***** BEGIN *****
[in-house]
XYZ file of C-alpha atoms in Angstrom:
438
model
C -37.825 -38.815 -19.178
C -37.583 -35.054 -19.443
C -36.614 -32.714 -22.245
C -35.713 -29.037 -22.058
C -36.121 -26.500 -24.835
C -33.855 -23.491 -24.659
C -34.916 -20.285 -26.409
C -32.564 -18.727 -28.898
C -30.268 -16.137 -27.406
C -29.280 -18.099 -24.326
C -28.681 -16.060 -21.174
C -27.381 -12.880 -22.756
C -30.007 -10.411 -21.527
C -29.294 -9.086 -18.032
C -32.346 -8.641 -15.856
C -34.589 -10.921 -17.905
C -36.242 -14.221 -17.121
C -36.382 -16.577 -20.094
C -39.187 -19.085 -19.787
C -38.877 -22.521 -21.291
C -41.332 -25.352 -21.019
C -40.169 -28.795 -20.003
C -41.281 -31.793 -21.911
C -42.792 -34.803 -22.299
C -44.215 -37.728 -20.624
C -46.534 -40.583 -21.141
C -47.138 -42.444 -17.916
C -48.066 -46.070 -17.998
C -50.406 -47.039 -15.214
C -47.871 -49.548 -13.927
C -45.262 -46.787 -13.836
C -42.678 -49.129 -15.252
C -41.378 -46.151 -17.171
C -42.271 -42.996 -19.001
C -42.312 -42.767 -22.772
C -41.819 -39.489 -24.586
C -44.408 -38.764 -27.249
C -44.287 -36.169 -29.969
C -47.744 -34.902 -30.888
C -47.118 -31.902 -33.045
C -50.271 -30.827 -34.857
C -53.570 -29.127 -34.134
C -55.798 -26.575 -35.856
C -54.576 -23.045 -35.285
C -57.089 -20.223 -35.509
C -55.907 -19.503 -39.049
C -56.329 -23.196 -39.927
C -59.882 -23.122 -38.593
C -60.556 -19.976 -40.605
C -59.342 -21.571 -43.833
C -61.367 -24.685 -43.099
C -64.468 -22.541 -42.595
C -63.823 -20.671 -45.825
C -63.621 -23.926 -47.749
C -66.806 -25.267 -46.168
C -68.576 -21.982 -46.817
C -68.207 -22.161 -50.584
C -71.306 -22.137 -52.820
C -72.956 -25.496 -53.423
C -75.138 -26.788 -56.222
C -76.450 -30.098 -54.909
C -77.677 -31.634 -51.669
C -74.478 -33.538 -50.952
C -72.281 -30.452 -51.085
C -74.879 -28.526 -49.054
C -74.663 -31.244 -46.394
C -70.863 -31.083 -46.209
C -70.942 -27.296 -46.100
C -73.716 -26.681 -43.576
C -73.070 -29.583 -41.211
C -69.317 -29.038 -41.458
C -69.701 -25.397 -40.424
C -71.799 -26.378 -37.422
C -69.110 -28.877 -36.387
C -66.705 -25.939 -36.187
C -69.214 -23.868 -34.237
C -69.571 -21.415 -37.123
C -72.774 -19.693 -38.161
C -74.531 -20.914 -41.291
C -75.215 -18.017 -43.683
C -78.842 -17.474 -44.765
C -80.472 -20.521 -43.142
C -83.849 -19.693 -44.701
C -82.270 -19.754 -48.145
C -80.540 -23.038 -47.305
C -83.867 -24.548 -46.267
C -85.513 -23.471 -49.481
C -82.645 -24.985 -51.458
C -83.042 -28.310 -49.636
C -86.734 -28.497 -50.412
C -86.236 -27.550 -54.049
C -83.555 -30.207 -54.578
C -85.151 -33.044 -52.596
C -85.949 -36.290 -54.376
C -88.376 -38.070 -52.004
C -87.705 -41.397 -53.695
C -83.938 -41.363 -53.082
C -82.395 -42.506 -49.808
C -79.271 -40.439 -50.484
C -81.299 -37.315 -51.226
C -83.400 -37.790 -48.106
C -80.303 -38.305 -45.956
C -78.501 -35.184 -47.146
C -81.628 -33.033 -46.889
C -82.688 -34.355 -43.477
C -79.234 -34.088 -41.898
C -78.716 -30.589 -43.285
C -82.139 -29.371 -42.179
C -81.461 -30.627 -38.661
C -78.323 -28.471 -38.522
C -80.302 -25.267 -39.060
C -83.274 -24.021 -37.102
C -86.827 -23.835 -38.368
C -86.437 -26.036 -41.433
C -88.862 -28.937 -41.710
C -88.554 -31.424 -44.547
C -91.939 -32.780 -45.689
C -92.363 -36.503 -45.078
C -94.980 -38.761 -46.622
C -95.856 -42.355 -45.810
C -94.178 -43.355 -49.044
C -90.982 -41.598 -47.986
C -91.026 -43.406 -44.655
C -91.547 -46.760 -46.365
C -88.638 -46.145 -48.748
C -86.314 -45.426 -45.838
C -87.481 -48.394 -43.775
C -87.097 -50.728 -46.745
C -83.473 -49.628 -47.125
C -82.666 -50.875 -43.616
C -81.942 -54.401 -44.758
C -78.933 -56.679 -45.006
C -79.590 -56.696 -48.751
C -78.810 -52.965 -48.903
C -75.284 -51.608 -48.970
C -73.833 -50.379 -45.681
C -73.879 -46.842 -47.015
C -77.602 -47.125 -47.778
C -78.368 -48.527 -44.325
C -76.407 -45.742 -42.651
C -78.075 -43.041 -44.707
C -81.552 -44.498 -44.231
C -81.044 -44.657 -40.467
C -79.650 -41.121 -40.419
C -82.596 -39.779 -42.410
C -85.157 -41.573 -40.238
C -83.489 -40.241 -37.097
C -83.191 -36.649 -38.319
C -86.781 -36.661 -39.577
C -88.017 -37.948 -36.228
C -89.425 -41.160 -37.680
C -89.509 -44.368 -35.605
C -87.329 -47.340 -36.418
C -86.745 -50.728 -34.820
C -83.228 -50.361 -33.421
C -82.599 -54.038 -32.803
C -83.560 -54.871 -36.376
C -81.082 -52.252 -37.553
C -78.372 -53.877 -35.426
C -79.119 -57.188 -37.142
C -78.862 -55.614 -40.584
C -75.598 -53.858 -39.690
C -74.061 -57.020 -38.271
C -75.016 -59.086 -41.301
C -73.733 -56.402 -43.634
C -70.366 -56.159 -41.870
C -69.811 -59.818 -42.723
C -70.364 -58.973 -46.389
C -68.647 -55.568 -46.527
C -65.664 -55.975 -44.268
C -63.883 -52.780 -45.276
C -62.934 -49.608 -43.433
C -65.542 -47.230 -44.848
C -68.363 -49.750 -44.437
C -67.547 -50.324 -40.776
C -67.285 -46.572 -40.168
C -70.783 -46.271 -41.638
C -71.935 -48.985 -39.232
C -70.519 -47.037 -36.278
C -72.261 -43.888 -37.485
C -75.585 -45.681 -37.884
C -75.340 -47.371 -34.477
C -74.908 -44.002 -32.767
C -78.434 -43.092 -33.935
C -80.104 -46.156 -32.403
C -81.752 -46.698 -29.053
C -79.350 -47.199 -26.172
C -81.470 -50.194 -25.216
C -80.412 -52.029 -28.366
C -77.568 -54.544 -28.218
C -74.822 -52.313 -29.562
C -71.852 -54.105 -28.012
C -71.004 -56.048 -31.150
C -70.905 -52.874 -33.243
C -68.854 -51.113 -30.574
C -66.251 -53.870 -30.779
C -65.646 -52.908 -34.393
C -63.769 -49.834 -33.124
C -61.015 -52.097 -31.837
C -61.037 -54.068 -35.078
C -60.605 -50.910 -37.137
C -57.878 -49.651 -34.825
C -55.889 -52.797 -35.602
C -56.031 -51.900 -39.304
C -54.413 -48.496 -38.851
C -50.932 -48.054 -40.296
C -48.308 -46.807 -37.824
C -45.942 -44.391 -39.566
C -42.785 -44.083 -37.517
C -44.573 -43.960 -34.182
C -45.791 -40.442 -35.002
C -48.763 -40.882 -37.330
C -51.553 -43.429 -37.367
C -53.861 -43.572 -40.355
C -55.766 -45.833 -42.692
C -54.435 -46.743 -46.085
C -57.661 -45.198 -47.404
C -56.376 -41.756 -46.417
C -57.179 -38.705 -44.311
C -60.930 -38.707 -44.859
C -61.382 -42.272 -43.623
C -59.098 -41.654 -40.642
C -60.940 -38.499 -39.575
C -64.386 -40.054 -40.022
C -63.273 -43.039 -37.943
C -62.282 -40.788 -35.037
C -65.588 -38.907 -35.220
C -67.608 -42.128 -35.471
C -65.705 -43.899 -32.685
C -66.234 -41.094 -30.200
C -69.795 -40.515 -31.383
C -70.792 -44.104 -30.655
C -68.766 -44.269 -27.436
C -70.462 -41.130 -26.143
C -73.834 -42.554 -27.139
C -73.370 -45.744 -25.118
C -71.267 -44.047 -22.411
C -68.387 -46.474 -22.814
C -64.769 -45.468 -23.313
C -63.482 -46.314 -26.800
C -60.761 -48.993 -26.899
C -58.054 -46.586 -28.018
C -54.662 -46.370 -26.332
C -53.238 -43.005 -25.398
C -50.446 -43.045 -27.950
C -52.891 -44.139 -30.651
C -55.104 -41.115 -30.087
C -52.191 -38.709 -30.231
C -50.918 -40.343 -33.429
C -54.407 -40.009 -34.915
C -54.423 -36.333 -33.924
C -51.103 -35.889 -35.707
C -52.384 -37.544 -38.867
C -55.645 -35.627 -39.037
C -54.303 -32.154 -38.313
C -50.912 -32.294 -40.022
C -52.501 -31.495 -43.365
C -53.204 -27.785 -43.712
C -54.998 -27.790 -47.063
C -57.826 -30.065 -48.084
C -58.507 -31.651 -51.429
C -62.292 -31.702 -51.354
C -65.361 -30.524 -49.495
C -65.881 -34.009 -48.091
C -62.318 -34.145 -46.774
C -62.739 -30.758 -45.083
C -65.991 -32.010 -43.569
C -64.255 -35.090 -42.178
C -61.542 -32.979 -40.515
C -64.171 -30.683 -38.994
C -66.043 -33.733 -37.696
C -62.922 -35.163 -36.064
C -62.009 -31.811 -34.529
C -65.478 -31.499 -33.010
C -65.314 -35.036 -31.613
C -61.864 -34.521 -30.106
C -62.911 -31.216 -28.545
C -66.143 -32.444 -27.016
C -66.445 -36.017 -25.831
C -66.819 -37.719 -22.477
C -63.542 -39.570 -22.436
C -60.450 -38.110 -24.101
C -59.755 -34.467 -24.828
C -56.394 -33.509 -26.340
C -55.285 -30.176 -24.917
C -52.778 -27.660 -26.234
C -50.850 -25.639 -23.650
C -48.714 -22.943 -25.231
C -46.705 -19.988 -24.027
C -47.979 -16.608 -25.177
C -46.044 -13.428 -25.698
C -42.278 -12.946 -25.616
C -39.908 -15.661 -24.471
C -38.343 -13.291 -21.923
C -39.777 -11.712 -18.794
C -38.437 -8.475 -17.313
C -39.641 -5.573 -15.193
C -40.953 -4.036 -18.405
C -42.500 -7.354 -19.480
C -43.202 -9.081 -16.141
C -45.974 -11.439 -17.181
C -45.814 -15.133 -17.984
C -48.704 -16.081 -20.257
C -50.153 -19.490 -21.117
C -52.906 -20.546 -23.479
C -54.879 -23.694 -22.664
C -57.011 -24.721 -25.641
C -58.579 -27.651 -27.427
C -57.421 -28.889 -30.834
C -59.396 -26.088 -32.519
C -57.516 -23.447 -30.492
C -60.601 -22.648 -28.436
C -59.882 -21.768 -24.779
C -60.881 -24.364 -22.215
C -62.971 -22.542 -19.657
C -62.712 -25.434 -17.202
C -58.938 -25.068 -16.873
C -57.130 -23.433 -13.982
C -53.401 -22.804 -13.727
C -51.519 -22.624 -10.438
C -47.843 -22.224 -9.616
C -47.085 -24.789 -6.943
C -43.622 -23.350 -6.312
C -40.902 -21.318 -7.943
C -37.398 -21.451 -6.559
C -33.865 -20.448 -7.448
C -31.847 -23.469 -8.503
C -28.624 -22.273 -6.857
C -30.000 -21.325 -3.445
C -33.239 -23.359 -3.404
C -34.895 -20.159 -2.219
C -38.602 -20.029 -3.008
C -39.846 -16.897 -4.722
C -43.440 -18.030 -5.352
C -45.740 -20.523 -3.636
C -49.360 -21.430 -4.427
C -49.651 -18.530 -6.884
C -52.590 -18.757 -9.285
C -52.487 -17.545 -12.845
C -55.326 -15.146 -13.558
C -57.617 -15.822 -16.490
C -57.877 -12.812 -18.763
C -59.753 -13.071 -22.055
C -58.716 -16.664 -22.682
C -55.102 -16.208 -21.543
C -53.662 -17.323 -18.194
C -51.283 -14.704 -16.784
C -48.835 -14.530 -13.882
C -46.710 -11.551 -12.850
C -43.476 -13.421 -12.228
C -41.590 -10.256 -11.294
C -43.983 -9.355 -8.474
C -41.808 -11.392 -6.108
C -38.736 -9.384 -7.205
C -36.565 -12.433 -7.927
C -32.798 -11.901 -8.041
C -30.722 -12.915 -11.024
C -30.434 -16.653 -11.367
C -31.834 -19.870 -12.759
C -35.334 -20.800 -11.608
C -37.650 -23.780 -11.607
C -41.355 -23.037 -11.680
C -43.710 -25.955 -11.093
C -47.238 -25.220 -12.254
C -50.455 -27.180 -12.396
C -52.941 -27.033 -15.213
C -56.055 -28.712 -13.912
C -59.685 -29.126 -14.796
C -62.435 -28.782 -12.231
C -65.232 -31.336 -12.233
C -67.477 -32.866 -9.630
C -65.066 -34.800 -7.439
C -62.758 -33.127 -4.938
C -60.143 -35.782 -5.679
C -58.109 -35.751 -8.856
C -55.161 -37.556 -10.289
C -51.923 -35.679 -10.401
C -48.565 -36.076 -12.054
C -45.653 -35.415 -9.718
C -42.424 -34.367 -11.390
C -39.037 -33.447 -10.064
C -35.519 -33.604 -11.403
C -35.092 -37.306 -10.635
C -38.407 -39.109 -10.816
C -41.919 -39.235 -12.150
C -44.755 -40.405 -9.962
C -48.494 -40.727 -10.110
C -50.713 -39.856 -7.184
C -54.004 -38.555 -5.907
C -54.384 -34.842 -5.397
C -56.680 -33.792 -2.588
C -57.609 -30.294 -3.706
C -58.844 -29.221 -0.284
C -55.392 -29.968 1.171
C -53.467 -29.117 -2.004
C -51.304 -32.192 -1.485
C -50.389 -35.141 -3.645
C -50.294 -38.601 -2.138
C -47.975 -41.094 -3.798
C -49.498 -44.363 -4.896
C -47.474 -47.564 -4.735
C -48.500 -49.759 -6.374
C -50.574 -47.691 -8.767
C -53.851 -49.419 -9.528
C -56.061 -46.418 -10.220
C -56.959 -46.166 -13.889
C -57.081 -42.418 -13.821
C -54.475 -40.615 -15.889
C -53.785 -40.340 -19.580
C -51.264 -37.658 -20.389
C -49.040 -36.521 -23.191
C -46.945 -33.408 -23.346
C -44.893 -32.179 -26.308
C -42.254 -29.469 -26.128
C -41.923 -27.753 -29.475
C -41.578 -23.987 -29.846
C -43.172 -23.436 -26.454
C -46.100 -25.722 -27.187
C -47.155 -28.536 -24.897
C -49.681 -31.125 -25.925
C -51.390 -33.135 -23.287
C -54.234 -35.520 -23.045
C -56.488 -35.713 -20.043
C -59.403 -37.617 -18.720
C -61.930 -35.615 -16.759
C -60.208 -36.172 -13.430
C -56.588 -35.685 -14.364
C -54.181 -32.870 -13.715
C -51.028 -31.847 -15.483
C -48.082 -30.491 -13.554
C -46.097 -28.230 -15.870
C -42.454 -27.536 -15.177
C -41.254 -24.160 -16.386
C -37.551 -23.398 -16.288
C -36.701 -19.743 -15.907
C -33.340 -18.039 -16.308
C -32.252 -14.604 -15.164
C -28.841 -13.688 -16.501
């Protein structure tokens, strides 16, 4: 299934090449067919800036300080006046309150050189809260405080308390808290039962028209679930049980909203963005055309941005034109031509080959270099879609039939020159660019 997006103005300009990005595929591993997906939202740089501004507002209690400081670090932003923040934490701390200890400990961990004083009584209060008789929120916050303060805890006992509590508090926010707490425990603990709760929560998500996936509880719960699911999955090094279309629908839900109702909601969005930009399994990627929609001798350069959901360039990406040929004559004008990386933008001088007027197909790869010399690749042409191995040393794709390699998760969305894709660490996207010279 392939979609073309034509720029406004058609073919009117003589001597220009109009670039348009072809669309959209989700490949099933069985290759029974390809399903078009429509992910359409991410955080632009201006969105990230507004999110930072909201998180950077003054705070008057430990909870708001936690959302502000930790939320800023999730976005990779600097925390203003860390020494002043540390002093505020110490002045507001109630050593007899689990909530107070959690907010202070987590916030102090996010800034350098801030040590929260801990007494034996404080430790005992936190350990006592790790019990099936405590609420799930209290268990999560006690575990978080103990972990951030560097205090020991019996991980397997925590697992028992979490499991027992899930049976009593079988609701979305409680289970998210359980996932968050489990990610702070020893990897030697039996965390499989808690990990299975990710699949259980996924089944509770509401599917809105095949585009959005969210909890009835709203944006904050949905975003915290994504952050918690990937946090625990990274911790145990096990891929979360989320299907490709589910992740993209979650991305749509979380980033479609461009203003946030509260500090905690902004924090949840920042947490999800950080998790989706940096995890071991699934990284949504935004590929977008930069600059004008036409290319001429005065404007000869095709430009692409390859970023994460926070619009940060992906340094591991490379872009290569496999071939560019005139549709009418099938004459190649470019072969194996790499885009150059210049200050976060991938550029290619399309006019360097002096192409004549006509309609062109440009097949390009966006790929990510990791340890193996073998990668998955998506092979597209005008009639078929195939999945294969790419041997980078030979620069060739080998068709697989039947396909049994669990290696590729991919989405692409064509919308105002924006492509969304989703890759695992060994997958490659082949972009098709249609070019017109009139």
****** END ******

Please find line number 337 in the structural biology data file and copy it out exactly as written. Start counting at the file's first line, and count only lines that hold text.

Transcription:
C -39.846 -16.897 -4.722